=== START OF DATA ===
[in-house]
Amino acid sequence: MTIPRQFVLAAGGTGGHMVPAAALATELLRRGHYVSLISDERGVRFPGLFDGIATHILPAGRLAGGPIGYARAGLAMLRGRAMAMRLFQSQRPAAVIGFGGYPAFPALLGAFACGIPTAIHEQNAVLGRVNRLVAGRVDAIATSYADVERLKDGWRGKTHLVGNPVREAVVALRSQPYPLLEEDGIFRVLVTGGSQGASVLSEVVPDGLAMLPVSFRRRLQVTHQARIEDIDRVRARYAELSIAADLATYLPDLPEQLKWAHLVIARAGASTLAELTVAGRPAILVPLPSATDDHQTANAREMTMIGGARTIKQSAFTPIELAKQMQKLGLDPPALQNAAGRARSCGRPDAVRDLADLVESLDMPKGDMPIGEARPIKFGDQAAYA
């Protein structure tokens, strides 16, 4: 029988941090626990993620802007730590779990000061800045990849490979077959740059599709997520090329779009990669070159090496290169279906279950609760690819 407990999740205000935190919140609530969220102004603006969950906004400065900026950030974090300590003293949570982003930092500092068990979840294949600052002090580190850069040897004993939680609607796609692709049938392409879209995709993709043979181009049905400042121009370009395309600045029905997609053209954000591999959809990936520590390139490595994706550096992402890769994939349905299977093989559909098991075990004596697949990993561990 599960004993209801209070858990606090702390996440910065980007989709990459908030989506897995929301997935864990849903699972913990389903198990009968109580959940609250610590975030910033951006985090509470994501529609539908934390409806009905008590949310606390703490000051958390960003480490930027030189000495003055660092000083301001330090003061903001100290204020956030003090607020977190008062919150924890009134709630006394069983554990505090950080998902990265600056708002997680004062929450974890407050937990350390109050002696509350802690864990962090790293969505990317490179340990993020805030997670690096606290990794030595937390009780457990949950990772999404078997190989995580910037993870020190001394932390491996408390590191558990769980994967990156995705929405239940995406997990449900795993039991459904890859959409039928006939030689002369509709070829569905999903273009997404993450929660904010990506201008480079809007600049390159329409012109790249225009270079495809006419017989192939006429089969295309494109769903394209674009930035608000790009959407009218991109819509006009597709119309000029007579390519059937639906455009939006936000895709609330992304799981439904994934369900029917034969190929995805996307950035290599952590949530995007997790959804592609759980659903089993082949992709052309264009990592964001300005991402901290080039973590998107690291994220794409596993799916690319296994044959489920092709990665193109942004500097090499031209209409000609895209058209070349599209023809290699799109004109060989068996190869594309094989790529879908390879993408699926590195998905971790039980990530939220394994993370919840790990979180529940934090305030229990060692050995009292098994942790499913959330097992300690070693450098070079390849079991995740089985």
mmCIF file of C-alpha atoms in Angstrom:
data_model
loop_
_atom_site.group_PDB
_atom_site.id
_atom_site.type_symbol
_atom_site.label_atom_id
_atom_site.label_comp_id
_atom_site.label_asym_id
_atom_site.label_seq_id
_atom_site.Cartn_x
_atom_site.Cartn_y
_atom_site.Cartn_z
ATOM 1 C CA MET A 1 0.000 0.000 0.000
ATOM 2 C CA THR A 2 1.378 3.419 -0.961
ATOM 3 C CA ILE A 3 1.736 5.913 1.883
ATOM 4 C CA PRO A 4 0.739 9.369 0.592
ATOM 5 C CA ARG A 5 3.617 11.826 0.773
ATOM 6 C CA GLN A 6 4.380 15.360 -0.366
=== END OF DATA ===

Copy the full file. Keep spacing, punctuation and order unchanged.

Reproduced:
[in-house]
Amino acid sequence: MTIPRQFVLAAGGTGGHMVPAAALATELLRRGHYVSLISDERGVRFPGLFDGIATHILPAGRLAGGPIGYARAGLAMLRGRAMAMRLFQSQRPAAVIGFGGYPAFPALLGAFACGIPTAIHEQNAVLGRVNRLVAGRVDAIATSYADVERLKDGWRGKTHLVGNPVREAVVALRSQPYPLLEEDGIFRVLVTGGSQGASVLSEVVPDGLAMLPVSFRRRLQVTHQARIEDIDRVRARYAELSIAADLATYLPDLPEQLKWAHLVIARAGASTLAELTVAGRPAILVPLPSATDDHQTANAREMTMIGGARTIKQSAFTPIELAKQMQKLGLDPPALQNAAGRARSCGRPDAVRDLADLVESLDMPKGDMPIGEARPIKFGDQAAYA
């Protein structure tokens, strides 16, 4: 029988941090626990993620802007730590779990000061800045990849490979077959740059599709997520090329779009990669070159090496290169279906279950609760690819 407990999740205000935190919140609530969220102004603006969950906004400065900026950030974090300590003293949570982003930092500092068990979840294949600052002090580190850069040897004993939680609607796609692709049938392409879209995709993709043979181009049905400042121009370009395309600045029905997609053209954000591999959809990936520590390139490595994706550096992402890769994939349905299977093989559909098991075990004596697949990993561990 599960004993209801209070858990606090702390996440910065980007989709990459908030989506897995929301997935864990849903699972913990389903198990009968109580959940609250610590975030910033951006985090509470994501529609539908934390409806009905008590949310606390703490000051958390960003480490930027030189000495003055660092000083301001330090003061903001100290204020956030003090607020977190008062919150924890009134709630006394069983554990505090950080998902990265600056708002997680004062929450974890407050937990350390109050002696509350802690864990962090790293969505990317490179340990993020805030997670690096606290990794030595937390009780457990949950990772999404078997190989995580910037993870020190001394932390491996408390590191558990769980994967990156995705929405239940995406997990449900795993039991459904890859959409039928006939030689002369509709070829569905999903273009997404993450929660904010990506201008480079809007600049390159329409012109790249225009270079495809006419017989192939006429089969295309494109769903394209674009930035608000790009959407009218991109819509006009597709119309000029007579390519059937639906455009939006936000895709609330992304799981439904994934369900029917034969190929995805996307950035290599952590949530995007997790959804592609759980659903089993082949992709052309264009990592964001300005991402901290080039973590998107690291994220794409596993799916690319296994044959489920092709990665193109942004500097090499031209209409000609895209058209070349599209023809290699799109004109060989068996190869594309094989790529879908390879993408699926590195998905971790039980990530939220394994993370919840790990979180529940934090305030229990060692050995009292098994942790499913959330097992300690070693450098070079390849079991995740089985």
mmCIF file of C-alpha atoms in Angstrom:
data_model
loop_
_atom_site.group_PDB
_atom_site.id
_atom_site.type_symbol
_atom_site.label_atom_id
_atom_site.label_comp_id
_atom_site.label_asym_id
_atom_site.label_seq_id
_atom_site.Cartn_x
_atom_site.Cartn_y
_atom_site.Cartn_z
ATOM 1 C CA MET A 1 0.000 0.000 0.000
ATOM 2 C CA THR A 2 1.378 3.419 -0.961
ATOM 3 C CA ILE A 3 1.736 5.913 1.883
ATOM 4 C CA PRO A 4 0.739 9.369 0.592
ATOM 5 C CA ARG A 5 3.617 11.826 0.773
ATOM 6 C CA GLN A 6 4.380 15.360 -0.366